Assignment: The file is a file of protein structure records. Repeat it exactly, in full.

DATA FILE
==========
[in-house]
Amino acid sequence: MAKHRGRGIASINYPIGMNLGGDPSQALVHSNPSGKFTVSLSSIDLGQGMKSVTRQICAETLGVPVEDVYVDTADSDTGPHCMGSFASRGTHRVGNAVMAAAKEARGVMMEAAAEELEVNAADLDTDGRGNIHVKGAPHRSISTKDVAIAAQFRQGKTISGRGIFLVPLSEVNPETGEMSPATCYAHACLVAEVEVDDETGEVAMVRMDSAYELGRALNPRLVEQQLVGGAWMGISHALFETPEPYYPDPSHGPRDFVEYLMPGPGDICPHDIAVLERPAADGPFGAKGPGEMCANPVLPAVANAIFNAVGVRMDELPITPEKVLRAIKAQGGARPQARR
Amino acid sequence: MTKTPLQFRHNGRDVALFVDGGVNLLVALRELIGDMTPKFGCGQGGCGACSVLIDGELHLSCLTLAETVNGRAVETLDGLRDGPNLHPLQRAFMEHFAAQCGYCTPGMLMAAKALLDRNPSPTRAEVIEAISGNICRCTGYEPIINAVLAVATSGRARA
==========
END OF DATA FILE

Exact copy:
[in-house]
Amino acid sequence: MAKHRGRGIASINYPIGMNLGGDPSQALVHSNPSGKFTVSLSSIDLGQGMKSVTRQICAETLGVPVEDVYVDTADSDTGPHCMGSFASRGTHRVGNAVMAAAKEARGVMMEAAAEELEVNAADLDTDGRGNIHVKGAPHRSISTKDVAIAAQFRQGKTISGRGIFLVPLSEVNPETGEMSPATCYAHACLVAEVEVDDETGEVAMVRMDSAYELGRALNPRLVEQQLVGGAWMGISHALFETPEPYYPDPSHGPRDFVEYLMPGPGDICPHDIAVLERPAADGPFGAKGPGEMCANPVLPAVANAIFNAVGVRMDELPITPEKVLRAIKAQGGARPQARR
Amino acid sequence: MTKTPLQFRHNGRDVALFVDGGVNLLVALRELIGDMTPKFGCGQGGCGACSVLIDGELHLSCLTLAETVNGRAVETLDGLRDGPNLHPLQRAFMEHFAAQCGYCTPGMLMAAKALLDRNPSPTRAEVIEAISGNICRCTGYEPIINAVLAVATSGRARA